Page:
So, for all those who ask when, when, when?  This is a slight answer.  But we still don't know for sure.  I'm still hoping for early next year -- maybe February or March.  And that'll be here before we know it!

Woot!  Woot!

I'm itchin' to do a post soon about the impact that our sweet baby James is having on people all over -- who don't even know us.  It's incredible, y'all.  I mean, move-me-tears incredible.  

This little boy, oh-so-far-away, is touching people's lives.  He has no idea.  If this is the case now, I can't imagine what our experience is going to be like when we are living life with him. 

Praise You, Lord.  :)

Monday, November 21, 2011

want to be notified?

Also, I just added a new feature to this little blog of ours.  If you would like to be notified by email when I do a new post, just enter your email address in the box on the right.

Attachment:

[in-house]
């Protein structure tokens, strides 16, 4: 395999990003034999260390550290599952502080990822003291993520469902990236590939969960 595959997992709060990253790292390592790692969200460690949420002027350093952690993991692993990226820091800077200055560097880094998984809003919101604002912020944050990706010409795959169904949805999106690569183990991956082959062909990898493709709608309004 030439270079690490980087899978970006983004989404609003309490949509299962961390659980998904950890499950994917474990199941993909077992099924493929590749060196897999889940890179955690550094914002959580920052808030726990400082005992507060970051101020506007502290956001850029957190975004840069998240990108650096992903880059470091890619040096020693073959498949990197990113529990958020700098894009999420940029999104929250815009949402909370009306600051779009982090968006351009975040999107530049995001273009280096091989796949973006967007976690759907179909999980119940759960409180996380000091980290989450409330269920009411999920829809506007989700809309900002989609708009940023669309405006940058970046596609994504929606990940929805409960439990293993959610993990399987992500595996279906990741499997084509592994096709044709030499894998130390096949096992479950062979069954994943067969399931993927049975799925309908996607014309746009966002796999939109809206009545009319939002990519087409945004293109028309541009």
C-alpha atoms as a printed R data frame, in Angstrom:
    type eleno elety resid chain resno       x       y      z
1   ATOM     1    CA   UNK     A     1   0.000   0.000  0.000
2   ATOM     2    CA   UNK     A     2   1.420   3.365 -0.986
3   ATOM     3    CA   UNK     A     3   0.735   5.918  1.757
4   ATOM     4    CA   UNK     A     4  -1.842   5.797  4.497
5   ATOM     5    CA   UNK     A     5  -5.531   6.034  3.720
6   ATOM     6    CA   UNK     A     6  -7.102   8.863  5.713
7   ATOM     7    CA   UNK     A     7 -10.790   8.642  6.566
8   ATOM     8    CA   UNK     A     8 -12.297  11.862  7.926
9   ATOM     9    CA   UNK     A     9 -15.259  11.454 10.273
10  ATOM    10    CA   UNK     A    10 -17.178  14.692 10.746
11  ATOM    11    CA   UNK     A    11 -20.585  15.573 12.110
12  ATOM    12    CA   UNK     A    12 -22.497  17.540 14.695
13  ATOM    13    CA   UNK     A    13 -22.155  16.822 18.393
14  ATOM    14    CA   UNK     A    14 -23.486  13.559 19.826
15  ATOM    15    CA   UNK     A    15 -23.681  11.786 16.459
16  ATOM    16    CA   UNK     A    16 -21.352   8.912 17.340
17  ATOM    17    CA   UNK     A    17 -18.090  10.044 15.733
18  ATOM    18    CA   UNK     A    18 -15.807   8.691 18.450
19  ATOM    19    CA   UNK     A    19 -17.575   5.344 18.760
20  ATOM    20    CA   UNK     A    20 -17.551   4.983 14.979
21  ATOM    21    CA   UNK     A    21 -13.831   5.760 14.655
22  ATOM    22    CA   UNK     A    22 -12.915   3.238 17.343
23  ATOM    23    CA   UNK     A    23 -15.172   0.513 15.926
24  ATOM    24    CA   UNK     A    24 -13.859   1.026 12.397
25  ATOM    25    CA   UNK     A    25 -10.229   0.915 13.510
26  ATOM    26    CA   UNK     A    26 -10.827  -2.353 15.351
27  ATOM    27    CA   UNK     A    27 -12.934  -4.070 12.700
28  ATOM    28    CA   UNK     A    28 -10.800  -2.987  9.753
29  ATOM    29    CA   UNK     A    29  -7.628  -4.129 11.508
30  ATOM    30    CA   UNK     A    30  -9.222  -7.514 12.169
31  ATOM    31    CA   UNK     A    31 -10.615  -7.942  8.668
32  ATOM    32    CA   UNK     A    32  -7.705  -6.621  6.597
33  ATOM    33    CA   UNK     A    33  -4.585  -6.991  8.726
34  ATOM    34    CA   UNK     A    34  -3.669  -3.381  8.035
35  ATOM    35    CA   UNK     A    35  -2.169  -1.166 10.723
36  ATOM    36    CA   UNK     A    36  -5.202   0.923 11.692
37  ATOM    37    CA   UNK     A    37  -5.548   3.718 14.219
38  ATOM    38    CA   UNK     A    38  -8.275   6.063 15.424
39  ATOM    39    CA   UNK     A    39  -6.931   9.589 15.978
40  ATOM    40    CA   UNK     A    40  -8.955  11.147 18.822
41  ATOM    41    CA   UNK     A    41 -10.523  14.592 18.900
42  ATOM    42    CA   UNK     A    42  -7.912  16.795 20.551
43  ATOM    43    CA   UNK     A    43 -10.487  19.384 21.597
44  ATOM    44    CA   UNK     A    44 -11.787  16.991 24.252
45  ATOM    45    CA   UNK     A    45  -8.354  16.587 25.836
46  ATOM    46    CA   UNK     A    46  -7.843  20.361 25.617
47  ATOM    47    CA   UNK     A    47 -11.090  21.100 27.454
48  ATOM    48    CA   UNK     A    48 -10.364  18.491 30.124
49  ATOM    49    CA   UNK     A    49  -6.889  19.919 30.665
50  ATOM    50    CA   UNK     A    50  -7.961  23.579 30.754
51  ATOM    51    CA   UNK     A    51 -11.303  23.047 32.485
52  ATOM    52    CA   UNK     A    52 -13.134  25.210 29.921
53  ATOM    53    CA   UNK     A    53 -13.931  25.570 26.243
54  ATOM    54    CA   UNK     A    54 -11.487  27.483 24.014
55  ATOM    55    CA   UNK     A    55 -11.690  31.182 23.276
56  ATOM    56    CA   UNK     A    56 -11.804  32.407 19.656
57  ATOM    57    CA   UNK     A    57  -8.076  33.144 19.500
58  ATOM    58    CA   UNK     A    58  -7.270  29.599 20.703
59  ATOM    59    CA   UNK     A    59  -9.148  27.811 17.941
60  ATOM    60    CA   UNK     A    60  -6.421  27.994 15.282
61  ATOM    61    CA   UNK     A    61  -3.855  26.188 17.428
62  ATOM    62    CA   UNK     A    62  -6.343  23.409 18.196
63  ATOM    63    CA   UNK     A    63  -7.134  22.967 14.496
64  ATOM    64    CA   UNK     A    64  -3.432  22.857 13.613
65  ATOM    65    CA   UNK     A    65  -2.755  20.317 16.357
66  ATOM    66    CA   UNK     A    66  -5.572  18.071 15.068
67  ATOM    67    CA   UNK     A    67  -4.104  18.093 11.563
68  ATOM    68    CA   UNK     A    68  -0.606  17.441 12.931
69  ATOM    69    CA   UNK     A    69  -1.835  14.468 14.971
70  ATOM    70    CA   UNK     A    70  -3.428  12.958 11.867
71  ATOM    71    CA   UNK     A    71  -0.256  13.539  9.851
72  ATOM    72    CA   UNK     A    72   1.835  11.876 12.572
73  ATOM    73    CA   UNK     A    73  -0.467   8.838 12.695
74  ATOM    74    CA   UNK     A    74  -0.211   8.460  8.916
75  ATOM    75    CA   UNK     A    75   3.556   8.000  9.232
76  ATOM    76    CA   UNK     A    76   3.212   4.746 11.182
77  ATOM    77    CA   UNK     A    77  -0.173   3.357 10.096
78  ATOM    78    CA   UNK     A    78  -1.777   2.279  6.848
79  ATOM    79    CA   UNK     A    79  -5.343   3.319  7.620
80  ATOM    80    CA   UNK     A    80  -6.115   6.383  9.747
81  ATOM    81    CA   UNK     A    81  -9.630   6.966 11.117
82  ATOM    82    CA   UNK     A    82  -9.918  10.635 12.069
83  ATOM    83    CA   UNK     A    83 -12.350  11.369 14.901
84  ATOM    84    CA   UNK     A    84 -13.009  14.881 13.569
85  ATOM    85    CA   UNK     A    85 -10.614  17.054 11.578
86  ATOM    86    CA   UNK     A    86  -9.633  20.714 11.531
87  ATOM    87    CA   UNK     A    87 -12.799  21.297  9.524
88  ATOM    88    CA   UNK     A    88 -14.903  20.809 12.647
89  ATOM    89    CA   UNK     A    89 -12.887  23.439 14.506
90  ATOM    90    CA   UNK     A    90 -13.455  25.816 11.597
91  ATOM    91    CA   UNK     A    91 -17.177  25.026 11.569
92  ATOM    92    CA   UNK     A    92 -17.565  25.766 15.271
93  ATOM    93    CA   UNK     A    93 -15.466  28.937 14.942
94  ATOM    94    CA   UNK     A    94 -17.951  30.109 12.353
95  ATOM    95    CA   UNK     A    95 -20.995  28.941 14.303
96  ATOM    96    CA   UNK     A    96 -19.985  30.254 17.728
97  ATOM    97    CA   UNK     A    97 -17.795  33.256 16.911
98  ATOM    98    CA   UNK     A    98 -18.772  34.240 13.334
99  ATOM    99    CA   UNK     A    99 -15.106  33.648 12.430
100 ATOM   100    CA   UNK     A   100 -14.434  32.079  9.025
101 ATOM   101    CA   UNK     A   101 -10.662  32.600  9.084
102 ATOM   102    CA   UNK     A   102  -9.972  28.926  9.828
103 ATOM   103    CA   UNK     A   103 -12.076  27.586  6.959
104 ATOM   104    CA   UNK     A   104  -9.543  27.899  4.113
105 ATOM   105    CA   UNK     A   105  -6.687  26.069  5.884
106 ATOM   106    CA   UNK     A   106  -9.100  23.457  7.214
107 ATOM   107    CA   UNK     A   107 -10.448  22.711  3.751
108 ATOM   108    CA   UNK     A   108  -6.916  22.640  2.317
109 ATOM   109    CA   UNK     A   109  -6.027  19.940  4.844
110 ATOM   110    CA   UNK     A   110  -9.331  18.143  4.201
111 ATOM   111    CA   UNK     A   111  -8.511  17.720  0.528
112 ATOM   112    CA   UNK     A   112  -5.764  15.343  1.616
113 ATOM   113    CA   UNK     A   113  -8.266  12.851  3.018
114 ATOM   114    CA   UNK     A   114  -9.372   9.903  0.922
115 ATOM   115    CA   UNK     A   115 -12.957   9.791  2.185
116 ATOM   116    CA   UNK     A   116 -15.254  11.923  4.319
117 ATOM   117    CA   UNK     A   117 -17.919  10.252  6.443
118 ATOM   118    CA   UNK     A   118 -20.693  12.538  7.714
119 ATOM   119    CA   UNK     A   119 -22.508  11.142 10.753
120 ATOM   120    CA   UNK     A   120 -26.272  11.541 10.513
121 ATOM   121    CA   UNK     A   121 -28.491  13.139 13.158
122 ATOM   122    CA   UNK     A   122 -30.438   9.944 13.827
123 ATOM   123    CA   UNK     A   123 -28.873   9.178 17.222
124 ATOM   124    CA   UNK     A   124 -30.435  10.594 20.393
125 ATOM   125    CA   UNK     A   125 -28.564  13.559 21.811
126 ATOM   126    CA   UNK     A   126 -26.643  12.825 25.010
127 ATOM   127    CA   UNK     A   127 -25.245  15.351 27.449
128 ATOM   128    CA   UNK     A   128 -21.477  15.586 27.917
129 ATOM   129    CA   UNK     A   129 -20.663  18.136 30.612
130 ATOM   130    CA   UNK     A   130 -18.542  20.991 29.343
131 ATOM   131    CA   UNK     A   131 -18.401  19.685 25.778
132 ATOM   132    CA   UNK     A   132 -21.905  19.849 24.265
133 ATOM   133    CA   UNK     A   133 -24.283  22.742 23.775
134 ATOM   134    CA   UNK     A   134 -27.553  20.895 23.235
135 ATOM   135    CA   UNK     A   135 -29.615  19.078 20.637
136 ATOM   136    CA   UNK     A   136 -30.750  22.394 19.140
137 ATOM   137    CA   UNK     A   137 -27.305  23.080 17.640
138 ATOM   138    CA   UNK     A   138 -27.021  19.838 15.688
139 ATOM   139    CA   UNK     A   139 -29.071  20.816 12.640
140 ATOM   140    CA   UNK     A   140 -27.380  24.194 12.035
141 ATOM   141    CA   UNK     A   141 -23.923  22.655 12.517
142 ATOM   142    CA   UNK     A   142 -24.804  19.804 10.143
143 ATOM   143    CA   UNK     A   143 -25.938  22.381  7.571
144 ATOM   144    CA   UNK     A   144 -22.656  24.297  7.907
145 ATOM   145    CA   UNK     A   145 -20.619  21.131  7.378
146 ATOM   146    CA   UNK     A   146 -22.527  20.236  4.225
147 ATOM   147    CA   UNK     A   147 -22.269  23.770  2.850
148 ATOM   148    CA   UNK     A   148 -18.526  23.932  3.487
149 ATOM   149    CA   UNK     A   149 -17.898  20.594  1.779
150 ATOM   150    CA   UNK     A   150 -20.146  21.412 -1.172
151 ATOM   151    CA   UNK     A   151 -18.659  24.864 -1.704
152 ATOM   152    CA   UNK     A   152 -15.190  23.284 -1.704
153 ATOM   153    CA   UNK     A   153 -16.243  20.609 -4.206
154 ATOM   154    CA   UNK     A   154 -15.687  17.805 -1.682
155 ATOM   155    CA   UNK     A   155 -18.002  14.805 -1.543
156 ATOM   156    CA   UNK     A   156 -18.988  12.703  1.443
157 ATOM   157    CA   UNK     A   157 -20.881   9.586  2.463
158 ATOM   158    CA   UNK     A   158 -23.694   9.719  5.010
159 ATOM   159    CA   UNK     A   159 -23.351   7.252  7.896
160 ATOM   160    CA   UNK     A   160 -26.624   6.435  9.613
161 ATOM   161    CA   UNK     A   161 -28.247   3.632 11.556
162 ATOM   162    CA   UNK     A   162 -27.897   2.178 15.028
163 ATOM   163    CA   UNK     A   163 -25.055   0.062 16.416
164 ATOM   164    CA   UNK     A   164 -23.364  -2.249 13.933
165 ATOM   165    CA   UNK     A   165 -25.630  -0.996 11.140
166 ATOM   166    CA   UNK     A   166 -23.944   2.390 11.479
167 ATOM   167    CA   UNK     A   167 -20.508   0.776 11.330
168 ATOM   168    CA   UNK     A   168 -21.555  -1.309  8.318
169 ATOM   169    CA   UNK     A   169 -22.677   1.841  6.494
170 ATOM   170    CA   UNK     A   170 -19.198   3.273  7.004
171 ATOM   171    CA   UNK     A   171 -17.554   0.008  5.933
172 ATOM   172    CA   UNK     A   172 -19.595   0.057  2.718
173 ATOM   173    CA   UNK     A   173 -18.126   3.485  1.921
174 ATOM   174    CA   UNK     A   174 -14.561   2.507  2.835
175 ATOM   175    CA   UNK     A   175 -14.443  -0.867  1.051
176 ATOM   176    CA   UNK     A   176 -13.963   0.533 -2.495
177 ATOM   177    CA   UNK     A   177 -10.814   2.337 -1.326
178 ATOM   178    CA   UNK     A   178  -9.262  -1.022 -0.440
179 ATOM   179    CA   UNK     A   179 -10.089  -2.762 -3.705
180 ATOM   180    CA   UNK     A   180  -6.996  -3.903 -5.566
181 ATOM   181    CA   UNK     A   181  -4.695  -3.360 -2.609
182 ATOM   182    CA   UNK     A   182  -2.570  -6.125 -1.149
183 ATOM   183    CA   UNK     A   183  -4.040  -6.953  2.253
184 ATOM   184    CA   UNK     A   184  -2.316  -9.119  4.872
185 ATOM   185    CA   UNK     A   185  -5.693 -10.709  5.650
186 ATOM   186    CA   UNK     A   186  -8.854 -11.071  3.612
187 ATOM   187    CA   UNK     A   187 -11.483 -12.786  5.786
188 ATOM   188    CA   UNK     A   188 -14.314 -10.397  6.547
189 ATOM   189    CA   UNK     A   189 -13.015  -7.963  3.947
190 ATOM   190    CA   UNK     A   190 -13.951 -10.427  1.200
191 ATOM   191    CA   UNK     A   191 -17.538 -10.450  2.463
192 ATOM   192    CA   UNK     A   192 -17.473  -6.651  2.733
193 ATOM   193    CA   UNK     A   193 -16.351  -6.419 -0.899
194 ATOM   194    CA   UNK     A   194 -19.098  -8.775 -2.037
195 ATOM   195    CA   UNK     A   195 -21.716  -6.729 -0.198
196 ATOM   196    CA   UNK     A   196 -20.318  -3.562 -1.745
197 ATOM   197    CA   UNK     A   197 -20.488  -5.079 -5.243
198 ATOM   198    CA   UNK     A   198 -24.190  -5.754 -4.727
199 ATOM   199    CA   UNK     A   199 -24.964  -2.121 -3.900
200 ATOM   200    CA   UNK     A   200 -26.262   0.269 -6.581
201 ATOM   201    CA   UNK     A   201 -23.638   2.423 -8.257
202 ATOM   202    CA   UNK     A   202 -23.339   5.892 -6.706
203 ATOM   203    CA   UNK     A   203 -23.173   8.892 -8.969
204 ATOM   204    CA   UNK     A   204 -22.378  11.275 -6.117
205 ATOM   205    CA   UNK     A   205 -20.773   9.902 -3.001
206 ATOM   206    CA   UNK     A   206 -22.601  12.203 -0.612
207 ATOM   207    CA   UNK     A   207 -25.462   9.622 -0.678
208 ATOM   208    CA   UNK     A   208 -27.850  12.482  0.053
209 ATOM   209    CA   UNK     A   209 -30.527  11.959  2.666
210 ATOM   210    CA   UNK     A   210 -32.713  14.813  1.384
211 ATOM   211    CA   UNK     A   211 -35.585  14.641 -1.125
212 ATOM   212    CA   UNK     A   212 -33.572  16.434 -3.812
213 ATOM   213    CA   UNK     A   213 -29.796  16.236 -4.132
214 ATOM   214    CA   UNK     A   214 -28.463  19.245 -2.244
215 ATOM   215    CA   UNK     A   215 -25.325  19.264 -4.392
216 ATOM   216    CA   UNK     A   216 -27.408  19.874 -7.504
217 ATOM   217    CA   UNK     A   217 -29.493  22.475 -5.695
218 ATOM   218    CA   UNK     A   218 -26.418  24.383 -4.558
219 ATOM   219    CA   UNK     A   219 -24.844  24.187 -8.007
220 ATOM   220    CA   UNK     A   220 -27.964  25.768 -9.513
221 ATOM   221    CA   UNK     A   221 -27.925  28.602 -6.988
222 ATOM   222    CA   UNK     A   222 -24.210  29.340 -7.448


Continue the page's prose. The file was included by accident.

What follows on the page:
Happy Thanksgiving to all!

fill their stockings

If you follow blogs at all, you may notice that blogs are becoming ways to advertise, ways to earn income (for some, but not this 'some'), and avenues for God to do some amazing things.

My reason for this post is nothing more than to possibly help some amazing things happen for children who are near and dear to our hearts...orphans.  And, more specifically, orphans in China.

There are some incredible ministries and organizations that act as His hands and feet in China.  And I just learned of a way to perhaps assist such entities for just $5.  Man, that's about as much as a scone and pumpkin spice latte from Starbucks!  And you could end up with a little something for yourself or for someone else for Christmas.

Check this out.

Fill Their Stockings

Some folks are so creative, aren't they?

Tuesday, November 15, 2011

to be educated